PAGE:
All of the wild type and mutant DNA samples generated an identifiable three Tm code which enabled grouping of the RRDR mutants into smaller clusters that contained one or more possible mutations as observed with the artificial targets (Table 2). Specifically, the assay clustered single mutants, insertions and deletions into the following groups, 511/513 mutant, 513-514CAA insertion, 516AAC/522TTG, 516GTC, 516CTC, 516TAC, 516GGC, 518AAC deletion, 526CGC, 526TGC/CTC/TAC, 526GAC, 531CAG/TTG, 531TGG and 533CCG (Table 2,
Comparison to Phenotypic Drug Susceptibility Testing.
The performance of the rpoB SMB assay was compared to phenotypic drug susceptibility testing in the 561 samples for which Rifampicin drug susceptibility testing results were available. Sensitivity for resistance was 222/225 (98.7%, 95% CI, 95.8%-99.6%) and specificity was 335/336, (99.7%, 95% CI, 98.1%-99.9%). Among the Rifampicin resistant false-negatives, three contained rpoB mutations outside of the RRDR (251TTC, 331CCC and 572TTC). The single Rifampicin resistant false positive occurred in a sample that was found to have an rpoB 511CCG mutation upon DNA sequencing. Clinical isolates with 511CCG mutations are prone to be misreported as Rifampicin-susceptible by phenotypic Rifampicin susceptibility assays. Thus, this particular clinical strain may have been truly Rifampicin-resistant. In fact, two other isolates in the study with 511CCG mutation were reported to be phenotypically Rifampicin-resistant. Cultures of this isolate were not available for repeat phenotypic susceptibility testing. The SMB assay and phenotypic drug susceptibility results were concordant for all of the other 557 samples tested.
Analytical Specificity of the Assay.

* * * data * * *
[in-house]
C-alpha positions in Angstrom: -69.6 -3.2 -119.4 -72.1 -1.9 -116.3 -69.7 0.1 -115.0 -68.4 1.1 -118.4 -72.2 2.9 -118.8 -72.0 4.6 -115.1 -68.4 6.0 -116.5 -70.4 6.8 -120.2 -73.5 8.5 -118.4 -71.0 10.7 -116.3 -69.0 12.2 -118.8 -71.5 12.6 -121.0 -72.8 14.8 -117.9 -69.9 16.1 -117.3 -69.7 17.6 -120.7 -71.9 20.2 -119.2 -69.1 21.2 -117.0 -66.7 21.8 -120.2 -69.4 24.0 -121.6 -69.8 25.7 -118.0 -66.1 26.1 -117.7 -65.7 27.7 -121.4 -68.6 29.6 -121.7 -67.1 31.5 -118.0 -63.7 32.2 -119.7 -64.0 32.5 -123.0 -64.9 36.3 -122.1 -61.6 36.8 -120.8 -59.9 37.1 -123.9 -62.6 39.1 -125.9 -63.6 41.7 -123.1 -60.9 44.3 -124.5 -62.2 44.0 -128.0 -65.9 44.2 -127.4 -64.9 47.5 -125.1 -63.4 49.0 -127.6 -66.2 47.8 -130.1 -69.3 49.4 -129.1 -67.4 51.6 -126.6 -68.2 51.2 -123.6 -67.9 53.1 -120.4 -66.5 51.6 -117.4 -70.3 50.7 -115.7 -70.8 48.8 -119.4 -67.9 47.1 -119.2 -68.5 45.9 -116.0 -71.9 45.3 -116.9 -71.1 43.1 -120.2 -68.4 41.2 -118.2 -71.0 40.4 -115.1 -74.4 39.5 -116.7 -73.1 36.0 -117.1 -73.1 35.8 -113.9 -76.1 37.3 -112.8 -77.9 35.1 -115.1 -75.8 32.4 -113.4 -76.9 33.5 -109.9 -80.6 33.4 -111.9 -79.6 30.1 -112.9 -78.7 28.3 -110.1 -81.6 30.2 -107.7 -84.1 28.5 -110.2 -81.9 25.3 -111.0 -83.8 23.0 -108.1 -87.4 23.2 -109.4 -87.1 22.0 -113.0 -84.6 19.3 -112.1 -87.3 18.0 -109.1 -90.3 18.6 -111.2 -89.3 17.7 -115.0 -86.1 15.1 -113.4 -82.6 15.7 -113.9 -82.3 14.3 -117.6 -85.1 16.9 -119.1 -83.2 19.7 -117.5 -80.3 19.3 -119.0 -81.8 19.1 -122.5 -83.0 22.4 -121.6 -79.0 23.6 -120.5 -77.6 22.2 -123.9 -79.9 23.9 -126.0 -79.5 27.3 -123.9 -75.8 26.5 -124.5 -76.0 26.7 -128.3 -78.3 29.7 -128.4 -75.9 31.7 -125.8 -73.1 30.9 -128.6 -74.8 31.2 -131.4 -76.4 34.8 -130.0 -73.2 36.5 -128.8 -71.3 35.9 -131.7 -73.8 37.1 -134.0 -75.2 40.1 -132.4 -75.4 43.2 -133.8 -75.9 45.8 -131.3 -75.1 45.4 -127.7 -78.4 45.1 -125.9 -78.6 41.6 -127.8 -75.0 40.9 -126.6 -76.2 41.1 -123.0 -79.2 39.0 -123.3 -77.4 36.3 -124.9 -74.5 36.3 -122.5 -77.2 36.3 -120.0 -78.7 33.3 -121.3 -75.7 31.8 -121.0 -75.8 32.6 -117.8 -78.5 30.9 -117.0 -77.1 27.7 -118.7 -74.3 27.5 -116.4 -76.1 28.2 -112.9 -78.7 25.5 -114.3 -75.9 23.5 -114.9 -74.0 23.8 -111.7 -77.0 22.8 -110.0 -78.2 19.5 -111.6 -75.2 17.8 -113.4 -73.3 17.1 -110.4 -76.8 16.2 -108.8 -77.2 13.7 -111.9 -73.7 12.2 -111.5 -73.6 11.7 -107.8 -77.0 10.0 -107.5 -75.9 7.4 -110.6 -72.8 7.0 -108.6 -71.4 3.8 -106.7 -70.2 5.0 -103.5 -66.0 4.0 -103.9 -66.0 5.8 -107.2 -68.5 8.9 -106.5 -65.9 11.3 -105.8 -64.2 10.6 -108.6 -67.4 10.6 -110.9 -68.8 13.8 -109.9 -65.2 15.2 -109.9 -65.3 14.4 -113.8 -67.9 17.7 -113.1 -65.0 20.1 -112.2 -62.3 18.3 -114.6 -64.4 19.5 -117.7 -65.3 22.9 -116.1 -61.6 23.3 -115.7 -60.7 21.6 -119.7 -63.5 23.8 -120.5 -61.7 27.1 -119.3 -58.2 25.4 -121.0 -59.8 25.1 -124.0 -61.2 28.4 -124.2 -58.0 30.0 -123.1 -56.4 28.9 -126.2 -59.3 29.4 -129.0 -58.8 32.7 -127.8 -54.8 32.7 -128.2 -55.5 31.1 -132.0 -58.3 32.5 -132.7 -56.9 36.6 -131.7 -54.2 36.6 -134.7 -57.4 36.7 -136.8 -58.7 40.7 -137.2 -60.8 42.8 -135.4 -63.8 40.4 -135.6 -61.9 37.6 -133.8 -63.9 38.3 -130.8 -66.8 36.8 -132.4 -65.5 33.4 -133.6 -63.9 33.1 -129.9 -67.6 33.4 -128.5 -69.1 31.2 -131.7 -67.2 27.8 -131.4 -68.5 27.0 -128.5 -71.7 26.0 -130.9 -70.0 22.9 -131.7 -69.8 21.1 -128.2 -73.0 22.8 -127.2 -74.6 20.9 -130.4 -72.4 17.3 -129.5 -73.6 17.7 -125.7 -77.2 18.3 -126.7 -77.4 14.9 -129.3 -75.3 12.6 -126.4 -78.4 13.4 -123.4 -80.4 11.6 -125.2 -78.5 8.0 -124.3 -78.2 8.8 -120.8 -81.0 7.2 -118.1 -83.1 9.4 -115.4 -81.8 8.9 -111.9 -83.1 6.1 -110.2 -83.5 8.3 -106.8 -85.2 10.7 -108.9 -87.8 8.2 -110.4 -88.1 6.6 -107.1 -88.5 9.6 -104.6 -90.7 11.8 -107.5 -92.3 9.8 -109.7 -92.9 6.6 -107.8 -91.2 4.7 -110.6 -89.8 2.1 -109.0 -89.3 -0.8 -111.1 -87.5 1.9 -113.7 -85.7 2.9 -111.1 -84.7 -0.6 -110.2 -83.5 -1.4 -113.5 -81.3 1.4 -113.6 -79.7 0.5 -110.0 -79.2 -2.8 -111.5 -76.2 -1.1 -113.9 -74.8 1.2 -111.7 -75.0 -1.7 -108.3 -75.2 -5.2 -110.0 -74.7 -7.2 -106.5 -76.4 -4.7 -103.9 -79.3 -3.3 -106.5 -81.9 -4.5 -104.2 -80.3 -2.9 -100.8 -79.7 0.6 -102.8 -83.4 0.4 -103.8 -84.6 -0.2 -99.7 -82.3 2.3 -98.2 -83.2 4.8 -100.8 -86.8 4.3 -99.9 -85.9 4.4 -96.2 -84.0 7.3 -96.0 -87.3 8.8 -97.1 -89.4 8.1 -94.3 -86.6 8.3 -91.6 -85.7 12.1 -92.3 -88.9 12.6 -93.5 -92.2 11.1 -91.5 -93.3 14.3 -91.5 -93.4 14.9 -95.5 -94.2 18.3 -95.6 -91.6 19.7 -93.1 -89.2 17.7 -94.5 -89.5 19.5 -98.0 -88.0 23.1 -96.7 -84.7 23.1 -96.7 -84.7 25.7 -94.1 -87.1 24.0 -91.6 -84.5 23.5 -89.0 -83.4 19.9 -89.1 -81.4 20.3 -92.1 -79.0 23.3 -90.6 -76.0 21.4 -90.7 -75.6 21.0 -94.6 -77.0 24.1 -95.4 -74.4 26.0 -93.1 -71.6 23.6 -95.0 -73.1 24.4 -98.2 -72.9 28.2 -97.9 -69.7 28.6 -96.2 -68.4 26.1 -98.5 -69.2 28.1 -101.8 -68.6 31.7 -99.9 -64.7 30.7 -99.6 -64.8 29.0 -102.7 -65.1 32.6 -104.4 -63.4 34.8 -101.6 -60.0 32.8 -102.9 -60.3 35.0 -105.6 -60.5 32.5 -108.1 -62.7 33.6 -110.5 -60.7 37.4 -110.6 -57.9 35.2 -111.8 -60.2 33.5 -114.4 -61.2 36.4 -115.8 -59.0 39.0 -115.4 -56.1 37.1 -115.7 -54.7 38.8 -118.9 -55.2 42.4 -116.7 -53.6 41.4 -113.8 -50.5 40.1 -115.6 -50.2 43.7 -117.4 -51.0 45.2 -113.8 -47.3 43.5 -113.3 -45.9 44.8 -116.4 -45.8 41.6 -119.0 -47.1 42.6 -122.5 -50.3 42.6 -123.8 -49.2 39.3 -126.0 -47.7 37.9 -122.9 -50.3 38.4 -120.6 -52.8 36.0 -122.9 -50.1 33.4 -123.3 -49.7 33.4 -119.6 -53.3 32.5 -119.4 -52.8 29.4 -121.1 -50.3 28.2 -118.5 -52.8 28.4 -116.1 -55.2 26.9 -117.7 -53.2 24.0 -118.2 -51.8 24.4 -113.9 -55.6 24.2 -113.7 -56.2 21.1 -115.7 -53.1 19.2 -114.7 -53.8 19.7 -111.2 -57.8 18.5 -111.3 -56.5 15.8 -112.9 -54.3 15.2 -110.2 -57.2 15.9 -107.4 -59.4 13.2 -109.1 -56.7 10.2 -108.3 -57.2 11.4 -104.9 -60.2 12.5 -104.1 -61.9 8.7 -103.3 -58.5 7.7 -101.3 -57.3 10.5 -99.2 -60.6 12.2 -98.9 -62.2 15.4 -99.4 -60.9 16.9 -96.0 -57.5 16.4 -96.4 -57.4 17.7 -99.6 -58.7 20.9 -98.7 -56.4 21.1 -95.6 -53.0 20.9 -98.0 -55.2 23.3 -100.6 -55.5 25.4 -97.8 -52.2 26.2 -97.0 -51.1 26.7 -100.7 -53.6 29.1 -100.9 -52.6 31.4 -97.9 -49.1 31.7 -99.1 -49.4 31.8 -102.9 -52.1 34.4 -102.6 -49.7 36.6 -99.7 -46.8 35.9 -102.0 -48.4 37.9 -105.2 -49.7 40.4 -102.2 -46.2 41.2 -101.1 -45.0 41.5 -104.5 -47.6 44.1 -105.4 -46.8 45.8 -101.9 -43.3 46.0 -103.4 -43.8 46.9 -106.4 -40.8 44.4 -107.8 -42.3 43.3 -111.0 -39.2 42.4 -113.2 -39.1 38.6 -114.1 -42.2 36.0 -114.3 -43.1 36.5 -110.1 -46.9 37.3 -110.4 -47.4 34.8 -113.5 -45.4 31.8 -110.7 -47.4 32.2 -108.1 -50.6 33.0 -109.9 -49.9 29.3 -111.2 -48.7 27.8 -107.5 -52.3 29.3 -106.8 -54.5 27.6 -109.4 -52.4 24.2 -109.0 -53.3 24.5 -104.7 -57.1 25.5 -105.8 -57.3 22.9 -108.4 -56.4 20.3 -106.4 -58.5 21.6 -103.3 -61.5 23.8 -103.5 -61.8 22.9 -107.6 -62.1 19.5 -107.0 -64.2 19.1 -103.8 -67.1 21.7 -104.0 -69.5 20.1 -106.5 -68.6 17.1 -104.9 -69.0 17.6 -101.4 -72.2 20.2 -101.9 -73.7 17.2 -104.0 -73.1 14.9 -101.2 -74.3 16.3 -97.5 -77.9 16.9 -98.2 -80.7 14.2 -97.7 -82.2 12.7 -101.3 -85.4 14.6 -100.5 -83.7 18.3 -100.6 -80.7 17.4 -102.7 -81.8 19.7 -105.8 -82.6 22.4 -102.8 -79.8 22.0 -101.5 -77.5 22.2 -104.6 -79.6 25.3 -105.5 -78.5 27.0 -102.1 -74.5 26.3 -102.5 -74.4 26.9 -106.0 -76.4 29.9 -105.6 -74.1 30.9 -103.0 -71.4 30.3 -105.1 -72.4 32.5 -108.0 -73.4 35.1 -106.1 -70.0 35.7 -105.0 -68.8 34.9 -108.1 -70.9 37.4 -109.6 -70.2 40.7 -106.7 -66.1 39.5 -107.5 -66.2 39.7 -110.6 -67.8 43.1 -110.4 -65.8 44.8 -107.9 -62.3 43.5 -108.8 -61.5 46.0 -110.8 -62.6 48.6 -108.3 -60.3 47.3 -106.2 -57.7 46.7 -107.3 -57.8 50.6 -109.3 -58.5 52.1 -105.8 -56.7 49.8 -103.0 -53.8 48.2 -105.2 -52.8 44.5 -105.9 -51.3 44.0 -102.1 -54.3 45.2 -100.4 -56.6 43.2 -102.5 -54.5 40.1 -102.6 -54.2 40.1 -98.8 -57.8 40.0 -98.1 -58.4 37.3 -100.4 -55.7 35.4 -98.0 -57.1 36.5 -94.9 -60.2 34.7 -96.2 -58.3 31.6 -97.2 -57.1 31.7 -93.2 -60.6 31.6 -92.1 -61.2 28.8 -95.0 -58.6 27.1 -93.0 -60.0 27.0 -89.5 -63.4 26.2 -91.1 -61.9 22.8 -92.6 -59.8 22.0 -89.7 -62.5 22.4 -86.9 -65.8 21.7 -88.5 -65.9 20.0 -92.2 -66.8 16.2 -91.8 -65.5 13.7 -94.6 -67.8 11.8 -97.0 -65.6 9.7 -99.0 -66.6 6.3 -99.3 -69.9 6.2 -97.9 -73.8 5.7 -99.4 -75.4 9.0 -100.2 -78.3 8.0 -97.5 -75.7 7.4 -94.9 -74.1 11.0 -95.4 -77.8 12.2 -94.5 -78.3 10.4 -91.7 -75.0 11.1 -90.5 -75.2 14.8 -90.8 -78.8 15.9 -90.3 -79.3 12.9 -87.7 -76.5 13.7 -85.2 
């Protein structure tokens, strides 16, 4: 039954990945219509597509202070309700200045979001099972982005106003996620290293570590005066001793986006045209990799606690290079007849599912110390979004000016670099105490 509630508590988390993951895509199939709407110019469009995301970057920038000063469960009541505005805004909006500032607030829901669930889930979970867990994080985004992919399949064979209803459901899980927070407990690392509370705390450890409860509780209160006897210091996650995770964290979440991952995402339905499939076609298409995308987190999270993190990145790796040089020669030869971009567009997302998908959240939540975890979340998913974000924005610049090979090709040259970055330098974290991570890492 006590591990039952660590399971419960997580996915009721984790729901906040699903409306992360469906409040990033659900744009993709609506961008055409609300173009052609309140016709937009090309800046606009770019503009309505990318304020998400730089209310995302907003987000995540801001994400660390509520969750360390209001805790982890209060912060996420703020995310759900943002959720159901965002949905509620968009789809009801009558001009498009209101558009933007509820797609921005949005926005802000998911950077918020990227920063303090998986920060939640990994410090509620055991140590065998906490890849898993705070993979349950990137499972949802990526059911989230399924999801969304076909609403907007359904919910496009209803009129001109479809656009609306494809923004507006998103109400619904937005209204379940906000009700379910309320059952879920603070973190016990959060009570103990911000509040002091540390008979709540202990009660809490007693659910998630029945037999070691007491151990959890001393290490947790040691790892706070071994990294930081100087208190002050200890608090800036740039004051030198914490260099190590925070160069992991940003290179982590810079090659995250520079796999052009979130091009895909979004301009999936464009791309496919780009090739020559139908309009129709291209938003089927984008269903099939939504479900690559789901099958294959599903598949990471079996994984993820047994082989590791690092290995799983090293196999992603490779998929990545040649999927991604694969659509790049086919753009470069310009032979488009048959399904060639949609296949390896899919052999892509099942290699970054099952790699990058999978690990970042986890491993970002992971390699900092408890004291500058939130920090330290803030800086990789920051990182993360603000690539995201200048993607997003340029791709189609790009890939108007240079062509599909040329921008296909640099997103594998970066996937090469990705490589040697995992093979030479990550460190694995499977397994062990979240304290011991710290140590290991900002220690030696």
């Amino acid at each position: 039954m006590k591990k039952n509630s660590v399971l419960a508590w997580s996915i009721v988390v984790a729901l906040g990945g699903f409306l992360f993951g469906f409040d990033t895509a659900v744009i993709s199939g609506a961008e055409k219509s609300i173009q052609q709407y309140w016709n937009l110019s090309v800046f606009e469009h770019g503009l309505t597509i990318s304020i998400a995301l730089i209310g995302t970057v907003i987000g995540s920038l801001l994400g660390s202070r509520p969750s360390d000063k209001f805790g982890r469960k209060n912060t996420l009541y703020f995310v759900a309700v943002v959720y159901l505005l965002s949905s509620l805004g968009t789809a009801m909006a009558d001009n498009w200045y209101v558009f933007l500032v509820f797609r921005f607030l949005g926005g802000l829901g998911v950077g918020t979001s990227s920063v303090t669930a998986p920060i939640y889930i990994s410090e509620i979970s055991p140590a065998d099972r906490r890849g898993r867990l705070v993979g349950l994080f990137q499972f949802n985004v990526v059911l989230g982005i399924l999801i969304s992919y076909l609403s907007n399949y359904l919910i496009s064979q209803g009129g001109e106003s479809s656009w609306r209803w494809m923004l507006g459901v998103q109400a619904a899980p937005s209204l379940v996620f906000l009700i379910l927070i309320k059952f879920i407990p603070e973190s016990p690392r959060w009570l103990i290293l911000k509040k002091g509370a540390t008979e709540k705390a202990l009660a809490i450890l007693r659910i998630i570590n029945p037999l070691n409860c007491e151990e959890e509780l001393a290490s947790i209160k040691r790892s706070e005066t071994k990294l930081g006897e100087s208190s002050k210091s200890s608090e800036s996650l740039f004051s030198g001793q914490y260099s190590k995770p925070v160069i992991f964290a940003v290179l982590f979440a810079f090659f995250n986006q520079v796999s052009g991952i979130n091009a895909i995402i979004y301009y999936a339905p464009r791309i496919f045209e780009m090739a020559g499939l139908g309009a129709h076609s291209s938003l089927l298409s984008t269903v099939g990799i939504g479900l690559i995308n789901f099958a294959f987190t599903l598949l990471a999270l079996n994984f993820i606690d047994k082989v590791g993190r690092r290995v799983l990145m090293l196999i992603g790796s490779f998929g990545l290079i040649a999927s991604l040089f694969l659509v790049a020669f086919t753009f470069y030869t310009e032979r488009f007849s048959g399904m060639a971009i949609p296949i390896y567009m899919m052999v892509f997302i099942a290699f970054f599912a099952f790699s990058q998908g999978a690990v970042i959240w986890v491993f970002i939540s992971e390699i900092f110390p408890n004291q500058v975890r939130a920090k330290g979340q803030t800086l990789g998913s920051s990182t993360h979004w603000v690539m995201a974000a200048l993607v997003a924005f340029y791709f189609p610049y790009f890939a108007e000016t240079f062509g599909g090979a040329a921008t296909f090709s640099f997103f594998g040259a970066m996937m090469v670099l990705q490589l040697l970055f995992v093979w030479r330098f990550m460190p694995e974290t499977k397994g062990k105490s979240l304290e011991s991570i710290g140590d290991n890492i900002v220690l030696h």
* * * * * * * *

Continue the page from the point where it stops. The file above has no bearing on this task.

The analytical specificity of the assay was further tested using DNA extracted from 121 clinical and 18 reference NTM species and strains and 18 species of gram positive and gram negative bacteria. None of the NTMs except for M. malmoense generated a perceptible signal from any of the 3 probes. Very high concentrations of M. malmoense DNA (100 to 200 ng) caused the rpo2 probe to generate a Tm of 70° C., but no measurable Tm values were generated for the rpo1 and rpo3 probes. This triple Tm code (0, 70, 0) was quite distinct from all of the other Tm codes obtained on tests of both wild type and mutant RRDR M. tuberculosis DNA. None of the gram positive or gram negative bacteria tested produced a measurable signal. To test for possible interference from NTM DNA, 106 genome equivalents of M. malmoense, M. abscessus, M. avium, M. chelonae, M. gordonae, M. intracellulare or M. kansasii DNA with 105 genome equivalents of M. tuberculosis DNA containing RRDR mutations at 516GTC, 526TAC, 531TTG or 533CCG were mixed. Each RRDR mutant was correctly identified despite the presence of the excess NTM DNA (Table 3). Further increasing the M. malmoense DNA concentration to 20-50 fold excess compared to M. tuberculosis DNA caused the rpo2 probe to generate a double Tm peak in the presence of the M. tuberculosis 516GTC and 516AAC RRDR mutants (Table 3). When a double peak was visualized, one of the double peaks corresponded to the Tm expected for the M. tuberculosis RRDR mutant and the other peak corresponded to the Tm expected for M. malmoense DNA. M. malmoense DNA alone when used at 20 to 50 ng concentration generated a single peak with Tm of 70° C. corresponding to the rpo2 probe, which did not mimic the wild type or any of the RRDR mutant three probe Tm profile. These results indicate that NTM co-infections will not affect assay results in regards to M. tuberculosis Rifampicin-susceptibility. The assay was also found to be unaffected by the presence of as much as 105 fold excess human genomic DNA as compared to M. tuberculosis DNA. The assays capacity for mutation detection also remained unaltered, indicating that human genomic DNA from sputum should not interfere with the assay's performance.